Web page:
However as Venice gets a face-lift with new condos, housing, and retail in some areas, the walls have come under attack by some residents that such a place promotes tagging and graffiti in the surrounding areas, defacing valuable property. What really happens however is that many non-artists often pick up the left-over spray paint cans from constantly over-flowing receptacles and either tag over great art on the walls, or on buildings on their way out of the area. ICU Art (In Creative Unity) stepped in to create a compromise between the City of Los Angeles, residents, and graffiti artists with a program that lunched June 3rd that will now require artists to obtain permits and a laminated pass to paint on the walls, which will only be open on the weekends. Basically, the last art up on Sunday night will be what’s in place until the next Saturday.
Last Sunday, ICU Art hosted a paint-out celebration marking the changes in structure of the graffiti done on the walls, which included a select group of different styled artists all doing artwork on the large walls, “smart walls” also known as the cones, and additional walls set up for the weekend. Dub DJ’s where on site spinning, as well as fans of artists collecting tags for their graffiti books, heavy security, protestors, and a multitude of photographers and filmmakers.
The art created was inspired and competitive to be sure. However many on site wondered if the ICU Art alternative, which is a pilot program for 6 months for Los Angeles, will work. First off there’s the fact that you have to submit your sketches beforehand as part of the permit process which to many people is the antithesis to spontaneous creation. In addition, because there are so many artists that frequent these walls, getting a permit may take a long time (this timeframe is yet to be determined since at the time of this writing, the permitting process just started); more Los Angeles Police and wall security forces will now be present in the area giving people fines if they are not permitted; the large walls require crews of at least 3 people (which is odd considering most artists create on their own); and those under 18 cannot use spray cans, which basically shuts down a fair number of younger artists. Finally, because artists have to submit a proposal for a permit and wear a pass, it’s easier for commercial and filmmakers to scout out new artists. While some artists are OK with this and wouldn’t mind using their art in other forms of media or advertising if approached, others find it too Big Brother.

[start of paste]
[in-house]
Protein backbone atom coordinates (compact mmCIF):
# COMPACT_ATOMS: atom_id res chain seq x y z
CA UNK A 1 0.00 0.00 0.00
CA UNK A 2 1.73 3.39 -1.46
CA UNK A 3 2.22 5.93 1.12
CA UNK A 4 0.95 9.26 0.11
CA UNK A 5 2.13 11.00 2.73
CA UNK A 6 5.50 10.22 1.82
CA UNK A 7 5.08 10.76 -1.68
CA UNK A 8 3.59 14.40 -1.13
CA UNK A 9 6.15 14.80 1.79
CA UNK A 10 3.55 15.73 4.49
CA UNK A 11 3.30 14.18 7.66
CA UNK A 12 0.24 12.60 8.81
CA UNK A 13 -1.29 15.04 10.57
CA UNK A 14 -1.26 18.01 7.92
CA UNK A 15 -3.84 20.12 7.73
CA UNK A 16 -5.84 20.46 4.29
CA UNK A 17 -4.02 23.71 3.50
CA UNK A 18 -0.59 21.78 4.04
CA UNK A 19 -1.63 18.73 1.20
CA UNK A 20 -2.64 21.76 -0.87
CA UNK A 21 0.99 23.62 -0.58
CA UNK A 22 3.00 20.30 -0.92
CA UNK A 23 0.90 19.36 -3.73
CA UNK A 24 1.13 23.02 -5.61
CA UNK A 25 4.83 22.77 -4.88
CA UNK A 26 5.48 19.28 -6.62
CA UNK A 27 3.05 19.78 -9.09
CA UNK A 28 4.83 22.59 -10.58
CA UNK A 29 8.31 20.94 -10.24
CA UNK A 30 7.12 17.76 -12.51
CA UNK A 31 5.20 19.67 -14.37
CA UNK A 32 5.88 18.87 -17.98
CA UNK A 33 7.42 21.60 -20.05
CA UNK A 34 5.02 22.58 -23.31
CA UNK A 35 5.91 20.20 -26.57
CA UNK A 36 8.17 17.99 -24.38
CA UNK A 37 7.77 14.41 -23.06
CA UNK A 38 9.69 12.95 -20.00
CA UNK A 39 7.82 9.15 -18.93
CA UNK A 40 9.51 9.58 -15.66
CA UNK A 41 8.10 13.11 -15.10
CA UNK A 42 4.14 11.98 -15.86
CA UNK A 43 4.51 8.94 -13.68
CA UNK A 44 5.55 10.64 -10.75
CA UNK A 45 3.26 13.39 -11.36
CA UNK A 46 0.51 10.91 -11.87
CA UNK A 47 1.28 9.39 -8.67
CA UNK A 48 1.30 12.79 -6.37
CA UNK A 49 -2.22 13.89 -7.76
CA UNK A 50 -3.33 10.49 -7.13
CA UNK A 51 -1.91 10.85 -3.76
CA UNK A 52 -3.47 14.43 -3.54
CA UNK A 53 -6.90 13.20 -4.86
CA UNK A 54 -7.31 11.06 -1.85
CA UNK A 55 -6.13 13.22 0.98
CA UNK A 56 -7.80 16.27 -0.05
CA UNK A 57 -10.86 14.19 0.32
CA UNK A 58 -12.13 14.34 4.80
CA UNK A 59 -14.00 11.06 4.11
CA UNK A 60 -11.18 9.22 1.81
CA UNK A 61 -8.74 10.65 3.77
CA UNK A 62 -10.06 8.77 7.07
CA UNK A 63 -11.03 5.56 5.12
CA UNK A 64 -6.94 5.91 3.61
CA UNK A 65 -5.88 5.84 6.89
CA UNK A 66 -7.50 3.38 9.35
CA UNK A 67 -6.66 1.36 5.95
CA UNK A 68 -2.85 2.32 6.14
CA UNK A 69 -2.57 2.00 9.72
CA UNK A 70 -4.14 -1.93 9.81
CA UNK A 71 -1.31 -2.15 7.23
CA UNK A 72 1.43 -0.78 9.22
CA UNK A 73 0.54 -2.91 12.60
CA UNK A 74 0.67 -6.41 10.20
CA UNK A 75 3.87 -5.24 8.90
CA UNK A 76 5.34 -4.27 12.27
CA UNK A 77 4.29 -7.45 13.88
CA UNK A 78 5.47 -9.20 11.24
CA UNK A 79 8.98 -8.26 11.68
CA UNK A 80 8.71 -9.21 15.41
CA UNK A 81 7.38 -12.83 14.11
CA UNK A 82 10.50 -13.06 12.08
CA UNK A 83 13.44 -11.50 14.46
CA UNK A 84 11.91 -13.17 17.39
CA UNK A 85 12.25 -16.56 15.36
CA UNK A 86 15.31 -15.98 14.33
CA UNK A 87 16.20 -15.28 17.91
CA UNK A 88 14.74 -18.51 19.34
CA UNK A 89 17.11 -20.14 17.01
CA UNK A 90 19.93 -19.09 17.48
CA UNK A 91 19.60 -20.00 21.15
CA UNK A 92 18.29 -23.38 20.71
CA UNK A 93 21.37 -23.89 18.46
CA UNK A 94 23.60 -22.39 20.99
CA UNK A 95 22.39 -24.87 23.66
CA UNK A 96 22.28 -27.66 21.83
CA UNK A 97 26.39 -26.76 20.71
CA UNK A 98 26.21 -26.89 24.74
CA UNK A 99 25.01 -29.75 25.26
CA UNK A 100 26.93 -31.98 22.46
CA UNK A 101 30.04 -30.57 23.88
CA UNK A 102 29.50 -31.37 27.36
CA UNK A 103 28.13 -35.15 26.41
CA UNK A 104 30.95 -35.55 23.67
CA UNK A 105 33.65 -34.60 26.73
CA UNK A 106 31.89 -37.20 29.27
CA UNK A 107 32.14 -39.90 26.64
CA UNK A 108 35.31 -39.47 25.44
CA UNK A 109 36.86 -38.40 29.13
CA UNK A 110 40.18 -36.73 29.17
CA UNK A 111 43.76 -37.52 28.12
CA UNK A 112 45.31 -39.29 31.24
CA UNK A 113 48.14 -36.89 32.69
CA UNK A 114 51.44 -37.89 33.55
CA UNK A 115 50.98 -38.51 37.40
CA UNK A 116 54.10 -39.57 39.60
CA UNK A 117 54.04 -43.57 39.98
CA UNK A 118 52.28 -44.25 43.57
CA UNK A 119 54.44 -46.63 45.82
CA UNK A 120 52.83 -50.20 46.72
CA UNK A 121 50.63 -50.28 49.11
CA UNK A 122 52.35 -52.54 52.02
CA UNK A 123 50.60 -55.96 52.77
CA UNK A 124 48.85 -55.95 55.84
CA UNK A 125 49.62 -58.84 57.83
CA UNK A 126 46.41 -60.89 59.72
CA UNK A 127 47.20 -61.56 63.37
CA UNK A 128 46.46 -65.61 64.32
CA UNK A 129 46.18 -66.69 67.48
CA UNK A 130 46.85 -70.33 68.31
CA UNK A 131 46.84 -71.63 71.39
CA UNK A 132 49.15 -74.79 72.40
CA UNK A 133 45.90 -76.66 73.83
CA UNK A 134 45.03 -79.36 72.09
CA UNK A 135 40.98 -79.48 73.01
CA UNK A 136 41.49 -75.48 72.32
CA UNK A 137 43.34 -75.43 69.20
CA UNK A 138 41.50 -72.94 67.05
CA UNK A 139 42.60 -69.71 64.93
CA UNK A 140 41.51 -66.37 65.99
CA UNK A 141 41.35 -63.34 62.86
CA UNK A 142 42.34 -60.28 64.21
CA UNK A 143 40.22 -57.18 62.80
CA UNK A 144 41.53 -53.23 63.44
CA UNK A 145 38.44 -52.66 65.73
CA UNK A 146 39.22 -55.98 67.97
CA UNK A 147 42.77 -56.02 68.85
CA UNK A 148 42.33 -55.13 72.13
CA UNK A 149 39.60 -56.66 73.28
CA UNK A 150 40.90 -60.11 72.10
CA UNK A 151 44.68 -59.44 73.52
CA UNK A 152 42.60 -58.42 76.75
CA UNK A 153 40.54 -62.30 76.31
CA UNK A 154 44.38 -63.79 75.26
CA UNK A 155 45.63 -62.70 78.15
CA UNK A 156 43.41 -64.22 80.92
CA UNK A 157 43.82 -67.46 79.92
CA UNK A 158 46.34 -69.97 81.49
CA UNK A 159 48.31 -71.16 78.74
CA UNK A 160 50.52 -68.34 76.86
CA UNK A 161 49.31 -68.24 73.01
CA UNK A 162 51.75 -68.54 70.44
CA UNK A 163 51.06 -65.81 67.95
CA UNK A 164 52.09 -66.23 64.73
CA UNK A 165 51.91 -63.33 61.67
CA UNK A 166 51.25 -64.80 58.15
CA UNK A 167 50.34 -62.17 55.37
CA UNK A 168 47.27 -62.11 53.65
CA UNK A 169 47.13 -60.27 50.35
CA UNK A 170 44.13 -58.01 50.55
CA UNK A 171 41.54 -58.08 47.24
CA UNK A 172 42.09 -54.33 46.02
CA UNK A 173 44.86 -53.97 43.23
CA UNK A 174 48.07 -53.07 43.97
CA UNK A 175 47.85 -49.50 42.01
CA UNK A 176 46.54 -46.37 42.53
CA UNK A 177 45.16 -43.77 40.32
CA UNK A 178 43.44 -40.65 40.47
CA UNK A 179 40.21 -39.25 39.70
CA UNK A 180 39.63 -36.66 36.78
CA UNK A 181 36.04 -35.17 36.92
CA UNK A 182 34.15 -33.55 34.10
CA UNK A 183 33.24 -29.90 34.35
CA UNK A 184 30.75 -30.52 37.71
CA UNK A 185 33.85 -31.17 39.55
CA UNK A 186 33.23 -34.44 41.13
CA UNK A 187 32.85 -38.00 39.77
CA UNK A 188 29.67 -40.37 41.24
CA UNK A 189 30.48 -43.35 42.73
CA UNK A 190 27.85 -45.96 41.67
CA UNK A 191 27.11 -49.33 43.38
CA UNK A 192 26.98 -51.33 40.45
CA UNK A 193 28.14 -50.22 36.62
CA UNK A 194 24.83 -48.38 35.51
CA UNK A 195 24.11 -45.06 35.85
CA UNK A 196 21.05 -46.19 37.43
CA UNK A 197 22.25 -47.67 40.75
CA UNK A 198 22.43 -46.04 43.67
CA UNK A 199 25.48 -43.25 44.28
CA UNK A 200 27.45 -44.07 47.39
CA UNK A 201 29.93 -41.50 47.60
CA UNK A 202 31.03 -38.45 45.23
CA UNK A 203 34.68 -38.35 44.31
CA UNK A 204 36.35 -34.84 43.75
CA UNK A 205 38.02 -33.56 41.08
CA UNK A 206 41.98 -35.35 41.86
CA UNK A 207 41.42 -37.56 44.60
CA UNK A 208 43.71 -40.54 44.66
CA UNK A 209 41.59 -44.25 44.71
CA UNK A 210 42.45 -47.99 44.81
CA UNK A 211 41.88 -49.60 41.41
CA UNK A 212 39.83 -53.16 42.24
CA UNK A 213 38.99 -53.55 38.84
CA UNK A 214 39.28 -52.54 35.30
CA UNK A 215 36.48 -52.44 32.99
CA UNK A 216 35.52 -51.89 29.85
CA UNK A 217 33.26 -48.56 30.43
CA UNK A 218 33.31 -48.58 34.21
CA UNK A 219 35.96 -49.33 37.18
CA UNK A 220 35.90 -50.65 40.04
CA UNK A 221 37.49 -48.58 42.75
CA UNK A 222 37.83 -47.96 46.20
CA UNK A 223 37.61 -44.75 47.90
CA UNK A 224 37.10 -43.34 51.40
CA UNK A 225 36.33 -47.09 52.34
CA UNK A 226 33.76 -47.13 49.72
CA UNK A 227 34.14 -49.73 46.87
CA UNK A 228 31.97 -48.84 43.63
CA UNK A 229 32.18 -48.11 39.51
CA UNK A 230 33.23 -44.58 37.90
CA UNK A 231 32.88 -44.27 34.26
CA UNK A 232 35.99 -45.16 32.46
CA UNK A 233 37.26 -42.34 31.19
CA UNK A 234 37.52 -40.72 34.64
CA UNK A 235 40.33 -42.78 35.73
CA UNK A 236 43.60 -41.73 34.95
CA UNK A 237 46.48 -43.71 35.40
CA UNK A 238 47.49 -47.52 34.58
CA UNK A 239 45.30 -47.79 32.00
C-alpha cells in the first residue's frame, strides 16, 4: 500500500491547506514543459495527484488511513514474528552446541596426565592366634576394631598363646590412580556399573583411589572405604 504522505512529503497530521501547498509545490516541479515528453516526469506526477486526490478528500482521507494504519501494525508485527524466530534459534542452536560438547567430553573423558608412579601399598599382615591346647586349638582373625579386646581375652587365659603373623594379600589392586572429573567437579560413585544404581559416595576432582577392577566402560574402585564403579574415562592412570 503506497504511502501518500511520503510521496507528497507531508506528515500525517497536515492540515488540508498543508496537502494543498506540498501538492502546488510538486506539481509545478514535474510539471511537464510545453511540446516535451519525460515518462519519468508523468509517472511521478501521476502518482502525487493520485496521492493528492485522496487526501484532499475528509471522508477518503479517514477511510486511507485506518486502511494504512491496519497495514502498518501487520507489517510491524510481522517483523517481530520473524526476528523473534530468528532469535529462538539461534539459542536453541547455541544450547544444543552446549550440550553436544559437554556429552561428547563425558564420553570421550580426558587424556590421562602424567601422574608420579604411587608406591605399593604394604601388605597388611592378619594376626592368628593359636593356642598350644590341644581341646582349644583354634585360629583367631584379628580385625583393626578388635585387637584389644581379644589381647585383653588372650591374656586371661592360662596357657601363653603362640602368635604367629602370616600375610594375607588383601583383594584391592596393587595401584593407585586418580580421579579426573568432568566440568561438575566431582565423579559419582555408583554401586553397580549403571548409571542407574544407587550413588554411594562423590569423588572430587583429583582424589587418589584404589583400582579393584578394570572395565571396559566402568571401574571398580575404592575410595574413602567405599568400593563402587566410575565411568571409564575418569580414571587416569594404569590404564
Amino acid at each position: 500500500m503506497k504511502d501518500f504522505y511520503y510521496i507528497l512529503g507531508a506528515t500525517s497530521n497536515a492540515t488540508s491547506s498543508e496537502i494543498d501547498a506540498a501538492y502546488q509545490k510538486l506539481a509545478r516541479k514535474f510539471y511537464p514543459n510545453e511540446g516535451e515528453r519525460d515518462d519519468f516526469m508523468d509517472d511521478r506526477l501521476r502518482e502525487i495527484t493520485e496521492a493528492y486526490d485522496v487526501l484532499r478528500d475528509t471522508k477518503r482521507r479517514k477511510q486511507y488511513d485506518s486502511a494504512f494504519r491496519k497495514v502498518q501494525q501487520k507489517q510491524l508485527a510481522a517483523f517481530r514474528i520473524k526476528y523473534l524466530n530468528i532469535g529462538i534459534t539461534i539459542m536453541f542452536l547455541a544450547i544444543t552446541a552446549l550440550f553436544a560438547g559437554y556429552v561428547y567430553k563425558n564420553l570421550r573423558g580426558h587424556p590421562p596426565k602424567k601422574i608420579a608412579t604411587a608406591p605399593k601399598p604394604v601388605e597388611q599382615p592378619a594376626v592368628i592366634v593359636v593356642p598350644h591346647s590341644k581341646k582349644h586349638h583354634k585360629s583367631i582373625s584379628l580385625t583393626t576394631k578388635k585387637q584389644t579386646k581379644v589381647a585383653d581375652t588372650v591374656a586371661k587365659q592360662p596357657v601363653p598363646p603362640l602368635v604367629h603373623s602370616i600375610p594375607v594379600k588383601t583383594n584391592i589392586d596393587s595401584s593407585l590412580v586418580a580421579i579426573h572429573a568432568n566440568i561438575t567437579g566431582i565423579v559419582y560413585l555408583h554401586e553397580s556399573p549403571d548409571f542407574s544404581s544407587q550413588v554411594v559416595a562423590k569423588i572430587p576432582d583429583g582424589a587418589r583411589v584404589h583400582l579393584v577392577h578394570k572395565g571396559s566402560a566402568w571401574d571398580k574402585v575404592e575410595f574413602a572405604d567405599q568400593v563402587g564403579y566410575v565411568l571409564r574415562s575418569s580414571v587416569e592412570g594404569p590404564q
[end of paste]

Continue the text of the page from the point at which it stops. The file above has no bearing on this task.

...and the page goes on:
We asked several artists in attendance and the ICU Art organizers and security how they felt about the new permitting system. Two artists who had bused in from downtown Los Angeles early in the morning thought it was a good idea since it could create more quality art, and it would be up for longer periods of time, but they were worried about how long permitting may be. A group of 17-year-olds were completely bummed, watching the artists from the sidelines because their medium—the spray paint can—is now banned based on their age, so they were contemplating just how to create the same sweeping effects as can movements with brushers and rollers. The organizers basically agreed that this is a compromise solution to at least stopping the walls from being ripped out resulting in no place for artists at all. And if it works, it may be a program that will create more permitted-graffiti walls around the city. Protestors who were mostly long-time residents of Venice carried signs against the permitting of “free” art and the ruining of Venice’s creative free spirit. Security couldn’t answer many questions such as how does the ticketing process work if they catch an non-permitted artist since they’ve never ticketed anyone yet; and high-end residents who complained against the Venice art walls to begin with, were still somewhat disgruntled that such “art” was still permitted in their area, but at least they would have an increased presence of the LAPD. However as one smart kid collecting artists’ tags in his sketchbook put it, “You’d think that the city’s law enforcement and tax payer dollars should be used towards improving traffic or stopping real crimes like shootings, than patrolling a bunch of artists armed with paint cans.”
For more information go to www.veniceartwalls.com